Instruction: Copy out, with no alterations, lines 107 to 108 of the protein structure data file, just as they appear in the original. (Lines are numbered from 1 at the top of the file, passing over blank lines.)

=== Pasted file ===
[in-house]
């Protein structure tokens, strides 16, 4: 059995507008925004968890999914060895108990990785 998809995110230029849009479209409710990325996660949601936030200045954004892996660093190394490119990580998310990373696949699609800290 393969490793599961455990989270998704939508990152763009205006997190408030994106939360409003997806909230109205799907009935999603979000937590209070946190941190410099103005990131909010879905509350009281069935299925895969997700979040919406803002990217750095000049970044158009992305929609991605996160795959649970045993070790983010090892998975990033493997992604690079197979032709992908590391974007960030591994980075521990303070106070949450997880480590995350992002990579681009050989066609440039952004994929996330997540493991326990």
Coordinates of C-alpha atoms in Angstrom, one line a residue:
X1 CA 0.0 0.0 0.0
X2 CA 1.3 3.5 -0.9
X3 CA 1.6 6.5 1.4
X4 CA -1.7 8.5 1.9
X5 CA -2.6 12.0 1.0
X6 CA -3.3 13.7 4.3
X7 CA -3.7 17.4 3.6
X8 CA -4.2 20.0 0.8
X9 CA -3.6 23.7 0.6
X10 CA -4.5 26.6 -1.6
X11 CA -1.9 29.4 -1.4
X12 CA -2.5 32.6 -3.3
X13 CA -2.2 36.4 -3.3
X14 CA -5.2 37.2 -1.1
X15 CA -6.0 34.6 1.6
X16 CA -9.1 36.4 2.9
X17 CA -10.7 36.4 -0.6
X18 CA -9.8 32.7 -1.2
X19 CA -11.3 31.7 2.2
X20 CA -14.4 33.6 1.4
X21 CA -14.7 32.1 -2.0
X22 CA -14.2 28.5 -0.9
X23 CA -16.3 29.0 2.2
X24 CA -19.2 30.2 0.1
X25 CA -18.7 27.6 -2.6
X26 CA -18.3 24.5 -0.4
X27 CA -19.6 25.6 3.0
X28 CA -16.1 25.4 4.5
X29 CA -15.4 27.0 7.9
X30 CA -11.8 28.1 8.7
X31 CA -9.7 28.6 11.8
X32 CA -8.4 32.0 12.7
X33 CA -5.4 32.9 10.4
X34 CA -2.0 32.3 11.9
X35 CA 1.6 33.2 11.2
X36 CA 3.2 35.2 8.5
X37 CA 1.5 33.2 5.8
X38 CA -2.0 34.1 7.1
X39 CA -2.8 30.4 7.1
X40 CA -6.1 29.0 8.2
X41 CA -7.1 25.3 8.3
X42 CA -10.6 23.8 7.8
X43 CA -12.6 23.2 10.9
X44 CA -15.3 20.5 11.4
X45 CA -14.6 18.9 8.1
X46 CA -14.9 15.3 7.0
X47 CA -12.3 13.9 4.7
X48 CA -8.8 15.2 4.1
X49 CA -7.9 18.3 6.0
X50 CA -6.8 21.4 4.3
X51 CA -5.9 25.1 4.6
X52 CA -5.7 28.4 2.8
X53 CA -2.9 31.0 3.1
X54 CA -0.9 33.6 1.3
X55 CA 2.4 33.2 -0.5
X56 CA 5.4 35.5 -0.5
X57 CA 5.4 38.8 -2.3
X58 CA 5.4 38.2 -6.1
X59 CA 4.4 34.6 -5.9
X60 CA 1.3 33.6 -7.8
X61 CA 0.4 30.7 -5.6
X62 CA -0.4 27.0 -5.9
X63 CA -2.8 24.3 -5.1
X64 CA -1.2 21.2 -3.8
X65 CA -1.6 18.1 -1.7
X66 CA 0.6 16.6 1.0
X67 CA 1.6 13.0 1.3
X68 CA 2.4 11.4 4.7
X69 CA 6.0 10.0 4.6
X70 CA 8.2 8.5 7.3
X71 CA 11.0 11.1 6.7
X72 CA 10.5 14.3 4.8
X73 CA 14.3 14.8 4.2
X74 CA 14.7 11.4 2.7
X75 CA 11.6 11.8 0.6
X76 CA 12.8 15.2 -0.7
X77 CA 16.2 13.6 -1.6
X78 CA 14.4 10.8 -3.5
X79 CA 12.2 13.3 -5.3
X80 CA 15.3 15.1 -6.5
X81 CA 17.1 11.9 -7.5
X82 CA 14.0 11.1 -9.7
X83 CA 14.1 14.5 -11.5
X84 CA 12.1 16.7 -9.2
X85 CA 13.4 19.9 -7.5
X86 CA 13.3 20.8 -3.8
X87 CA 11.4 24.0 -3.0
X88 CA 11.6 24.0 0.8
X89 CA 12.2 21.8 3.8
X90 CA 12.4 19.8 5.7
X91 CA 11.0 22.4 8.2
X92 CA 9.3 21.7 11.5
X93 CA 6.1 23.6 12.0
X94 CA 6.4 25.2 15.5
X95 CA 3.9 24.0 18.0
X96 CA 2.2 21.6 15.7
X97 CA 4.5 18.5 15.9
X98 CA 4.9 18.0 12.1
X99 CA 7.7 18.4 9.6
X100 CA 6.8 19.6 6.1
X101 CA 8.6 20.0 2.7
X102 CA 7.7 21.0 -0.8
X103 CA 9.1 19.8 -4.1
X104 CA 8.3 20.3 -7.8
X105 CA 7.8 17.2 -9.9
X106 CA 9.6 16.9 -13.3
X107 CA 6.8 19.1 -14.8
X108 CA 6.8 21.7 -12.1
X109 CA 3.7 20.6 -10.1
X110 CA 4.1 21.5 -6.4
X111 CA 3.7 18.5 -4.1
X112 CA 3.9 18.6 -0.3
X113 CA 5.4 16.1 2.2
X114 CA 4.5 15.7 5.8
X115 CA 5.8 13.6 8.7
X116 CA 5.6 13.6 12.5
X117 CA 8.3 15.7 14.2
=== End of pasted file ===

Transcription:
X104 CA 8.3 20.3 -7.8
X105 CA 7.8 17.2 -9.9